Vor year
Zak Eye +3
Zak Eye

Ya Allah I seriously have soo much love and respect for individuals like this brother, We need more genuine people like him who could educate our minds with the right information and giving us facts about the reality of the world, I soo much want this brothers voice to be heard and spread. I honestly love his personality and that sharp realistic mentality of his.

Vor 2 Monate
Big Papi +1
Big Papi

This video is incredibly mistaken. Do you not read comments? He literally apologized for how many things he got wrong. I take it you aren’t European or descended from it, so if you want to learn about it this video isn’t great

Vor Monat
Kyle Barnard +238
Kyle Barnard

This whole video seems a vehicle for Johnny to display his admittedly amazing map collection. 'Crash Course World History' and 'Crash Course European History' are better resources if you're interested in learning about history. "The truth resists simplicity" as John Green says.

Vor year
Clóvis Padilha +13
Clóvis Padilha

It's better to pick up some damn books written by proper historians instead of relying on 10 minutes long YT videos.

Vor 10 Monate
Idunnobouthat +4
Idunnobouthat

@Clóvis Padilha crash course world history was made by proper historians mate.

Vor 7 Monate
The Partisan Report +4
The Partisan Report

@Idunnobouthat "proper historians" The Green brothers? Lmao. What exactly makes them "proper historians" in your mind? Crash Course vidoes are glorified advanced high school lessons. Fluff. Kids stuff....its great for kids, there is some good stuff on there that's okay.. sound basics.. but if you really want to research history it requires multiple sources throughout the internet and beyond (gasp! libraries?!?!?!)....

Vor 7 Monate
Filip Grabowski
Filip Grabowski

This guy is a history teacher we never had

Vor 6 Tage
Joseph R Shrimpton +34
Joseph R Shrimpton

Horrible Histories managed to achieve easy to follow and entertaining history lessons that were also accurate and fairly fleshed out. That's the gold standard.

Vor year
Friederich Binet +104
Friederich Binet

how you rewrite history is almost as fun as real history

Vor 6 Monate
Jarry +3
Jarry

colonizers do it er day

Vor 3 Monate
Phil McKracken +2
Phil McKracken

@Jarry behave yourself

Vor 2 Monate
kaldera +1204
kaldera

The Europeans at the time of Columbus didn't think the earth was small (based on the visual presented). The approximate circumference of the Earth had been known since Roman times and the prospect of traveling west was considered dangerous because you'd have to travel enormous distances to reach Asia that way. Columbus purportedly believed the earth was significantly smaller than the general consensus (based on no real evidence) and therefore traveling west would be viable.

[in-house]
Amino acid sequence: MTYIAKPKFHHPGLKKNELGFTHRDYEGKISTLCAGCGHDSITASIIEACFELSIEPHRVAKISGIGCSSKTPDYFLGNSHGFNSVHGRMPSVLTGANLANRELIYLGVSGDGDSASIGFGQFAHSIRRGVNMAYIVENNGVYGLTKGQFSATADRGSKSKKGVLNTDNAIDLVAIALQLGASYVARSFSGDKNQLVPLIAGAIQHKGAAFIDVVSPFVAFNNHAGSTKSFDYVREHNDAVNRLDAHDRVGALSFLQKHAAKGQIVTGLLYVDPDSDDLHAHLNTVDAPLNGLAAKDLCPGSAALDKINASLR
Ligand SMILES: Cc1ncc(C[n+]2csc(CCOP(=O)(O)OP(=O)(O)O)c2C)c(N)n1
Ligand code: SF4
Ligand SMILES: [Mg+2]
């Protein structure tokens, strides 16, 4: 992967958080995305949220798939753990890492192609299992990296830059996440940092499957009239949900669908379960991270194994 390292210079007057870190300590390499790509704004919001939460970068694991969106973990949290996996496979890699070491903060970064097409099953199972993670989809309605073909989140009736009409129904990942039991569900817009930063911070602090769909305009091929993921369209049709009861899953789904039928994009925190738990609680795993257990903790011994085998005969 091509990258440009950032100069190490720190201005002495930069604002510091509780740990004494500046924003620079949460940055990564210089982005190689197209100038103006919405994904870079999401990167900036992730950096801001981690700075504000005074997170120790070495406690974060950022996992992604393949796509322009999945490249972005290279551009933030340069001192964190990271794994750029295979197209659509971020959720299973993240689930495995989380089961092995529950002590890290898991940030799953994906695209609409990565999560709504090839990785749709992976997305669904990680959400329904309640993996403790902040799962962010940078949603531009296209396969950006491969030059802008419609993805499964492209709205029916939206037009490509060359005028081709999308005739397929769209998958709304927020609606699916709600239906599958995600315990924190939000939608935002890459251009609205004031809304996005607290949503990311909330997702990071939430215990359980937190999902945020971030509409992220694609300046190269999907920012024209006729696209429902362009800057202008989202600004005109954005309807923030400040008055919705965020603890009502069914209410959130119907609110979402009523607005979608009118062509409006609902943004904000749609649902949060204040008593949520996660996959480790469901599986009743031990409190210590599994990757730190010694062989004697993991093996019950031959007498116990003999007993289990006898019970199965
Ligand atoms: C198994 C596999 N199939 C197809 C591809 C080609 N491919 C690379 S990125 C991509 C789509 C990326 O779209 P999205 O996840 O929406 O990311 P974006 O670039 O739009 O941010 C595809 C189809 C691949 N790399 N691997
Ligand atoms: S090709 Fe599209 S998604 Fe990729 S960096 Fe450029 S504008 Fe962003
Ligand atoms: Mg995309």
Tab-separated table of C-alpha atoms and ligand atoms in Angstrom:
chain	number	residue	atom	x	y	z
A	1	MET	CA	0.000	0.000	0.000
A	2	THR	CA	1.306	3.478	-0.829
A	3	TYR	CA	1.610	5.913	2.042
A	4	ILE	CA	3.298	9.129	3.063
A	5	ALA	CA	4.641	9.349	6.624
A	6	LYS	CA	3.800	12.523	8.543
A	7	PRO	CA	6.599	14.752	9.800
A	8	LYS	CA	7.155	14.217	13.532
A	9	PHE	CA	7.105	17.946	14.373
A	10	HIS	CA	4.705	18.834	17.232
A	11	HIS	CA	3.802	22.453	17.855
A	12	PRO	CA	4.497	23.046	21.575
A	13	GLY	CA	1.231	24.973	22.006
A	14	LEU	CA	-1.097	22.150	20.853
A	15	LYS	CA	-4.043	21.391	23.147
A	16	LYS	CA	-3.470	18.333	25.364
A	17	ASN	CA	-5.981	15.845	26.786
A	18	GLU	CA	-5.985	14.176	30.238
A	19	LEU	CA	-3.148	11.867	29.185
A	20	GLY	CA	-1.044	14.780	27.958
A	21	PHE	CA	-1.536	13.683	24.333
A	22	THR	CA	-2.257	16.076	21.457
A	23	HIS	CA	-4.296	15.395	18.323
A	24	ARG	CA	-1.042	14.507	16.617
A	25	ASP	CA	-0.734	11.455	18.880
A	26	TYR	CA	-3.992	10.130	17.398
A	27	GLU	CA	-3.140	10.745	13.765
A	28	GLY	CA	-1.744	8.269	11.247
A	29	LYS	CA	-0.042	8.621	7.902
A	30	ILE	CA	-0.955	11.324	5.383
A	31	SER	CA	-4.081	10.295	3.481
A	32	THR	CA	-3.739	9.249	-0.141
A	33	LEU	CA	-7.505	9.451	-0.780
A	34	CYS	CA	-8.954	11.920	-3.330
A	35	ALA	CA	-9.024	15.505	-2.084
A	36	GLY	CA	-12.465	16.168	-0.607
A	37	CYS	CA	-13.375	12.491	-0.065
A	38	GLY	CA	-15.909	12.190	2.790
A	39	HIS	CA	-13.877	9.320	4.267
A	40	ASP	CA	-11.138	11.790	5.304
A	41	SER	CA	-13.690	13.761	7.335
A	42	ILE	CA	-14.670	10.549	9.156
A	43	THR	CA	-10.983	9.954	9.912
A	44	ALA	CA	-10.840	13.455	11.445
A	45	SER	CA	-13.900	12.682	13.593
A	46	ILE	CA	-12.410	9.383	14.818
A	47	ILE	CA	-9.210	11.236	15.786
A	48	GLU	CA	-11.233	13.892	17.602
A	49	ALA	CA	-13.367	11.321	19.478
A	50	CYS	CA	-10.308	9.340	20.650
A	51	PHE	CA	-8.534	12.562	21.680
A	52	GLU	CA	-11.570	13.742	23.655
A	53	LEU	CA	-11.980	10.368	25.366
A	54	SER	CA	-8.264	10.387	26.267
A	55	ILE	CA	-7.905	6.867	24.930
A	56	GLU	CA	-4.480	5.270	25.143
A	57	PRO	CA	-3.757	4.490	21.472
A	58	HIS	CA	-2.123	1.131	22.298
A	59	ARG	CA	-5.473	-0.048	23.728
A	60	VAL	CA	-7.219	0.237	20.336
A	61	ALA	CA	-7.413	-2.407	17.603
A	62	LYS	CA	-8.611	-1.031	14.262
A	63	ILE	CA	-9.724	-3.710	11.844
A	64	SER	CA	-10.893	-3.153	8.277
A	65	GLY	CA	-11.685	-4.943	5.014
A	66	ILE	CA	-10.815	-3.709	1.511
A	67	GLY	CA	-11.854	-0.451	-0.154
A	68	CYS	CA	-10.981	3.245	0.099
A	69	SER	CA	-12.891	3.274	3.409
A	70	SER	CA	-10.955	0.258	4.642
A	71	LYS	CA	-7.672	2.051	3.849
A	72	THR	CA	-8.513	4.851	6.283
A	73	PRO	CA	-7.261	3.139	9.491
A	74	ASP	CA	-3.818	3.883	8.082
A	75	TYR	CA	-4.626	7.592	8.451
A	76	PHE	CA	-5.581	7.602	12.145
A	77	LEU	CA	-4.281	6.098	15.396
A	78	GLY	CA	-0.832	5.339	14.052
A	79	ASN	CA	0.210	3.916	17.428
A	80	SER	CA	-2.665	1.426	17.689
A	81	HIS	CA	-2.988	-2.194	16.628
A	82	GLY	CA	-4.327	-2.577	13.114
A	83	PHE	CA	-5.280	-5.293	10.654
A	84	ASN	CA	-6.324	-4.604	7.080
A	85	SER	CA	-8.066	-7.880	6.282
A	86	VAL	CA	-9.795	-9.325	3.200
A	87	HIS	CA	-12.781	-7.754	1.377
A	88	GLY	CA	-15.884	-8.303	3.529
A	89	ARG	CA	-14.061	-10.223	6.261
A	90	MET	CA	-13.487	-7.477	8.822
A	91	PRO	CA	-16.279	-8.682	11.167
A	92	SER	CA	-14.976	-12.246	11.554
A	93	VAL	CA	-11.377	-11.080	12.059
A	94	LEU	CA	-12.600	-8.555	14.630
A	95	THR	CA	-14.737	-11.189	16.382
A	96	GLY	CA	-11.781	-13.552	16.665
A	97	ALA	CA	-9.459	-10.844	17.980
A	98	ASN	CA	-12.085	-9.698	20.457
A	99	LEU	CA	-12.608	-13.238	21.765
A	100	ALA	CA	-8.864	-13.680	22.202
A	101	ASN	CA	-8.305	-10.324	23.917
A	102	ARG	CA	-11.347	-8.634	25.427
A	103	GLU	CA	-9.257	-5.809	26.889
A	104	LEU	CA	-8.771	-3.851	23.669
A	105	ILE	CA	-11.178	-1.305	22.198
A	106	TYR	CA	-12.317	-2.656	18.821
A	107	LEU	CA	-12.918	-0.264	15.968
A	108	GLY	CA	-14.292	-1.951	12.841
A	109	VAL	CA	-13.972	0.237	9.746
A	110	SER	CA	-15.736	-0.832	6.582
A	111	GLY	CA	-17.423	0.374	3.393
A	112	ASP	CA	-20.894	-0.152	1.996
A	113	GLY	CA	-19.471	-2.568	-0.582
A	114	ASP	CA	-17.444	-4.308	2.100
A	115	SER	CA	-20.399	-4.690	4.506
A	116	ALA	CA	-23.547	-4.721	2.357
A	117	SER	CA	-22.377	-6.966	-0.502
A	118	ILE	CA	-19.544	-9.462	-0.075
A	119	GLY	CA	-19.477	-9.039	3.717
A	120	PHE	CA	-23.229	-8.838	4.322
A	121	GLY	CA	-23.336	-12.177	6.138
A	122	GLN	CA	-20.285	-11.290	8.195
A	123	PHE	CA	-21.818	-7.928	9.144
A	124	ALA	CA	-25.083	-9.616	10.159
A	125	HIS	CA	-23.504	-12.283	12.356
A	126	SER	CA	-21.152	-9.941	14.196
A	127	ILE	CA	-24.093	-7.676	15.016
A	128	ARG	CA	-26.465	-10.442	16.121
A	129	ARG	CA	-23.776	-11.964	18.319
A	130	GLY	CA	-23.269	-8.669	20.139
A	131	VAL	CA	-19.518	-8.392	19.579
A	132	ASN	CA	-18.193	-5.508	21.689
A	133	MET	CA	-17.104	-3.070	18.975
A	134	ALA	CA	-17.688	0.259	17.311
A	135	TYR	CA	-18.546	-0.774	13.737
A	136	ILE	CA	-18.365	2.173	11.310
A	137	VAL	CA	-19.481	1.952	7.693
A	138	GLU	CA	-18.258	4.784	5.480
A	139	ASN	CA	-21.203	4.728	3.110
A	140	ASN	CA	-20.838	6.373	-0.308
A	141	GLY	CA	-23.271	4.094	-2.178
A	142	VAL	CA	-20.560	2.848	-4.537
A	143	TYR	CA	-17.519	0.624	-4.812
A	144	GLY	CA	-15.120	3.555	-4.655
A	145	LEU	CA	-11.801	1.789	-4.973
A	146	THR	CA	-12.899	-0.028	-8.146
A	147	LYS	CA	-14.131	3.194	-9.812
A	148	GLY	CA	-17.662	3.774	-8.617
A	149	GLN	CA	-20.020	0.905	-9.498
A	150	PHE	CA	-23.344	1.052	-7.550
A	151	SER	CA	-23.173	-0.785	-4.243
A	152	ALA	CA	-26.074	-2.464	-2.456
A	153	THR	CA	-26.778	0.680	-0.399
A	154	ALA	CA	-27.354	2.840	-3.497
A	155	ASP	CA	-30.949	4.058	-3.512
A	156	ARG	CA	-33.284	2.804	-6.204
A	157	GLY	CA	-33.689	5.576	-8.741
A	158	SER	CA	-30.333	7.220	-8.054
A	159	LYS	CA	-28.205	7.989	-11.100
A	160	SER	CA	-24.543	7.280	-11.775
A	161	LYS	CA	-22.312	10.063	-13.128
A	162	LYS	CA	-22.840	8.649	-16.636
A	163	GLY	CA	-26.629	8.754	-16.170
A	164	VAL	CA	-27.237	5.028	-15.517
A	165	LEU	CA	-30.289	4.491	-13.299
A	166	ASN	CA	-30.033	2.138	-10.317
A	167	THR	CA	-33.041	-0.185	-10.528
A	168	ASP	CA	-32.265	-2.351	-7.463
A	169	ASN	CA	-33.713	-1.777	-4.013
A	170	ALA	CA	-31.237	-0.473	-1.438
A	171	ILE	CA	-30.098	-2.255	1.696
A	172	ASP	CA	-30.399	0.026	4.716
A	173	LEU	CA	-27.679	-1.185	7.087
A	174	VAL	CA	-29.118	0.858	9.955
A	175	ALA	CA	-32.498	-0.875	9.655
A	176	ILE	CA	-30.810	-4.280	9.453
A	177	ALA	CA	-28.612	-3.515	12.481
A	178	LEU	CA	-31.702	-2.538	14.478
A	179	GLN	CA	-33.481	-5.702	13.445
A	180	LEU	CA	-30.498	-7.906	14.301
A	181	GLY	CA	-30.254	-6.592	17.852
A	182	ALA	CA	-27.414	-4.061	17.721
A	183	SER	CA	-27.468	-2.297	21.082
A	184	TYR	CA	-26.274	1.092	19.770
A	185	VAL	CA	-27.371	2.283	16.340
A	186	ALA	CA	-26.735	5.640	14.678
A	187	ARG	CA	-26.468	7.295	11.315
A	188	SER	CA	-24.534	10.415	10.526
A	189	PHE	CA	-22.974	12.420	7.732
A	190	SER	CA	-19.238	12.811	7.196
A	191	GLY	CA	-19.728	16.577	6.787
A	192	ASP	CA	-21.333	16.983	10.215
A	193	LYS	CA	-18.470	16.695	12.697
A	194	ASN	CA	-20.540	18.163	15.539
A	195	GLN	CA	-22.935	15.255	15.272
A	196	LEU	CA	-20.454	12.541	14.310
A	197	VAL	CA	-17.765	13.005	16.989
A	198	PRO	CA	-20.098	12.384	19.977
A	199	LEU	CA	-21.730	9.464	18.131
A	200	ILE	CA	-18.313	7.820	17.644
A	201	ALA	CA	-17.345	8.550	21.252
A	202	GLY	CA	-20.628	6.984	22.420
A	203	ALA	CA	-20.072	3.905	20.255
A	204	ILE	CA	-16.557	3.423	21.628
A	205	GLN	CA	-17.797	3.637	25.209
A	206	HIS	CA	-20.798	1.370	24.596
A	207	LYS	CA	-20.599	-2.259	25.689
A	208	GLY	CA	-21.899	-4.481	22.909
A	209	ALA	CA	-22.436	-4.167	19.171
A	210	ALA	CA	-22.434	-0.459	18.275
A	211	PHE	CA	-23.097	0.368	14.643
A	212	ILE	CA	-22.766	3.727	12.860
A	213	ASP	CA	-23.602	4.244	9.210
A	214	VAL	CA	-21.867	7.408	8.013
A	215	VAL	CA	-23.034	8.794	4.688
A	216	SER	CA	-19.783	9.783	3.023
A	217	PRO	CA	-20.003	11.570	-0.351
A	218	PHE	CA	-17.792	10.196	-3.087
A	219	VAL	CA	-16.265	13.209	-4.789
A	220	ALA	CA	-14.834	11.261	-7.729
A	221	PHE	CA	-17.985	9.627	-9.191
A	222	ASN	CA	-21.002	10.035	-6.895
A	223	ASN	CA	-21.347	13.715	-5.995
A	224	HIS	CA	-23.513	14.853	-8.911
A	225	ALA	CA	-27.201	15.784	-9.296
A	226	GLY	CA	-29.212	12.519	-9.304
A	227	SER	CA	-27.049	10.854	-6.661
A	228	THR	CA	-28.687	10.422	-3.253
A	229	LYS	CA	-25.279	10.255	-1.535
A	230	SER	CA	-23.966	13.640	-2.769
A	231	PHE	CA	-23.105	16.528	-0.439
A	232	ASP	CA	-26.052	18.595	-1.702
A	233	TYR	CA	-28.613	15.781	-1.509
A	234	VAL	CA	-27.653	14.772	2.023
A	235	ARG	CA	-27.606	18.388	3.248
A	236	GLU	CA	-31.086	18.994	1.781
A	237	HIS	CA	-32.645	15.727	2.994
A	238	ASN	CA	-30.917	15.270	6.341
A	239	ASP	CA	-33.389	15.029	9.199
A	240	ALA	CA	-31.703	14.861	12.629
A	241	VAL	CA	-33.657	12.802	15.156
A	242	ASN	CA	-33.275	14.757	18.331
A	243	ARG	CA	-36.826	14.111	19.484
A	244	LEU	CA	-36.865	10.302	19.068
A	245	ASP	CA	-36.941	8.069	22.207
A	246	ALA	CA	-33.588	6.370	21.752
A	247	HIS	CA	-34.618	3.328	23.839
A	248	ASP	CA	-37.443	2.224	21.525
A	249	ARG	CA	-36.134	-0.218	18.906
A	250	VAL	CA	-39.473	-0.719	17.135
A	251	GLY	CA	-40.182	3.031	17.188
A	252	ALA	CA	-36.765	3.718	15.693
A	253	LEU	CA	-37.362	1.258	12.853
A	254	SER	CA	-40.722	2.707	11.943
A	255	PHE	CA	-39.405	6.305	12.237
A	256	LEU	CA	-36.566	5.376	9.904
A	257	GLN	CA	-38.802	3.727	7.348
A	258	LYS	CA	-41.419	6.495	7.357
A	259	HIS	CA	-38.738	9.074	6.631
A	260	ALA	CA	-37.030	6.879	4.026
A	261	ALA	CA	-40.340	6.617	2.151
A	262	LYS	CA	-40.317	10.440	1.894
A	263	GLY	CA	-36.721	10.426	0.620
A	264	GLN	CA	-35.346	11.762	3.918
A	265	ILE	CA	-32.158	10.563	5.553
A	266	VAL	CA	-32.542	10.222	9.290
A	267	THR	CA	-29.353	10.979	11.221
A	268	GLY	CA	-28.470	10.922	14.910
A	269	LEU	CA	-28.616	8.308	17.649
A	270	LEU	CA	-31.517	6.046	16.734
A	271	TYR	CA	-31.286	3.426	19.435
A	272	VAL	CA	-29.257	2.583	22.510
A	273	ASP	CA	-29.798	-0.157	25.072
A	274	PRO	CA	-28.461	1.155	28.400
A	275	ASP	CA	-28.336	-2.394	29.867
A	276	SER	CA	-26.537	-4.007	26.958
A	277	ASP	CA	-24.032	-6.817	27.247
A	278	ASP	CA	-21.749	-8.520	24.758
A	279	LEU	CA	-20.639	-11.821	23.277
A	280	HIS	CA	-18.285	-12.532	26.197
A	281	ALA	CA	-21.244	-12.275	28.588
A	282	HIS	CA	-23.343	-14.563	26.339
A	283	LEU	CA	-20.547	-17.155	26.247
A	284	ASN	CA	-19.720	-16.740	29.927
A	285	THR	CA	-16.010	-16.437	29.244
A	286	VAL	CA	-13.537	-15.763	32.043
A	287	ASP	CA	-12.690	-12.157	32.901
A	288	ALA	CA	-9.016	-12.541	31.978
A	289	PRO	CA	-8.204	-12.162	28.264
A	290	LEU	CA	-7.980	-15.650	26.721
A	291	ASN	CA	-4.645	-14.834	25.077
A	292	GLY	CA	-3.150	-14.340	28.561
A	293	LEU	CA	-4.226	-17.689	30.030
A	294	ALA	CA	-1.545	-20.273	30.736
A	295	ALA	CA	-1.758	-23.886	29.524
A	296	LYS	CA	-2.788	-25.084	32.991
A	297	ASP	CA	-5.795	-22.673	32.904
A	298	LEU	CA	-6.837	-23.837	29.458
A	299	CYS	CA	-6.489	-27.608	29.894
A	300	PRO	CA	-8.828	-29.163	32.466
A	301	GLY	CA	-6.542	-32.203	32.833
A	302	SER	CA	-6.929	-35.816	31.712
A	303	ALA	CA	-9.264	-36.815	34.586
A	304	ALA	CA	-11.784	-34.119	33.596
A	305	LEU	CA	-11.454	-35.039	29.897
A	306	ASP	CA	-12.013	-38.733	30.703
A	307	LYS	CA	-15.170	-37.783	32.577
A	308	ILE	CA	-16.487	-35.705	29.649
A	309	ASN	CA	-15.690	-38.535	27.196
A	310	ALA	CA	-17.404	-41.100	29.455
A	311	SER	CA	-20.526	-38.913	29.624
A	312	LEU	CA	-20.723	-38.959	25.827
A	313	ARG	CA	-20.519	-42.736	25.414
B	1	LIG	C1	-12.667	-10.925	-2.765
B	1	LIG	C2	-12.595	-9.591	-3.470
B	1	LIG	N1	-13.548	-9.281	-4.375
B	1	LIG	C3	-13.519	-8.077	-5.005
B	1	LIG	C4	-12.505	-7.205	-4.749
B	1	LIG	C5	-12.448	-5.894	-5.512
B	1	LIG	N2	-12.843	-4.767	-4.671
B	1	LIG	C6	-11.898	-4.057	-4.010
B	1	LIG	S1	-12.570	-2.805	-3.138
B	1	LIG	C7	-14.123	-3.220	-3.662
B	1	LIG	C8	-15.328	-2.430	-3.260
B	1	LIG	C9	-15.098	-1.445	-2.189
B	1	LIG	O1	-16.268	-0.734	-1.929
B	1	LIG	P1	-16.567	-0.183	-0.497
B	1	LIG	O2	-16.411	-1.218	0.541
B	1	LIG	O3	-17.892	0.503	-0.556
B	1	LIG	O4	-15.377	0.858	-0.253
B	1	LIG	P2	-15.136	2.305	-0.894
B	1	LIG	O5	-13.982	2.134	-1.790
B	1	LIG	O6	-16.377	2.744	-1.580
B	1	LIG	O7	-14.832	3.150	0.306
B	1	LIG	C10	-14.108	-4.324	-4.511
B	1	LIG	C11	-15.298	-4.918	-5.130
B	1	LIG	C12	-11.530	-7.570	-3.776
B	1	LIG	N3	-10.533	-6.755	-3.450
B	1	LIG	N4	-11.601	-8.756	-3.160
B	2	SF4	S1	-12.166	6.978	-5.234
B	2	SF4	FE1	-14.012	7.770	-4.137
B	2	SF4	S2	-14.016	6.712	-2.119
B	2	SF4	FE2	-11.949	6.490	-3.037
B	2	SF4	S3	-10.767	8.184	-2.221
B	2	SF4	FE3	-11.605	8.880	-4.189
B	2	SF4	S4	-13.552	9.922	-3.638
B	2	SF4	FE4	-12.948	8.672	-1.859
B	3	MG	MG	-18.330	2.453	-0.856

Vor year
Aeterna Victrix +20
Aeterna Victrix

No evidence made him discover new land and marked his name in history. Evidence is not everything

Vor year
N/A N/A +10
N/A N/A

Did he believe the world was smaller than measured or that Asia was larger than reportered.

Vor year
Booth +20
Booth

@N/A N/A Yep, i believe the consensus was something between 'asia is bigger than we think and/or it makes sense if some lands exist inbetween'

Vor year
Saarthel +14
Saarthel

The no evidence part is debatable as it seemed some Portuguese fishermen had already crossed the Atlantic a few times and a rumor could've been already spreading.

Vor year
AM +3
AM

@Saarthel Even the amazigh used to call it the dark sea. No one was recorded returning from their journey so only a few took the risk

Vor year
Red Horse +52
Red Horse

As what I've said before the way this guy's telling history like he is very sure about his sources. Which is sometimes really dangerous. We can all appreciate his effort but sometimes you know what when something's off we need to call somebody out.

Vor year
Matthew Walzer +234
Matthew Walzer

Many parts of this video are extremely oversimplified and lacking in context. However, one part that is simply factually incorrect is your statement on the Portuguese discovering a root to India as a motivation for the voyage of Columbus. Columbus set sail in 1492, whilst the Portuguese didn't find a route to India until Vasco da Gama's voyage in 1498.

Vor year
Potatonator +13
Potatonator

Not disagreeing with you here, you are correct about Vasco da Gama's Voyage not being the motivation. But Bartolomeu Días, another Portuguese sailor, discovered (for the Portuguese) the cape of good hope in 1488. This discovery is what eventually led to da Gama's voyage.

Vor year
Mina A. +4
Mina A.

@Potatonator Ghana had Portuguese settlers as early as 1471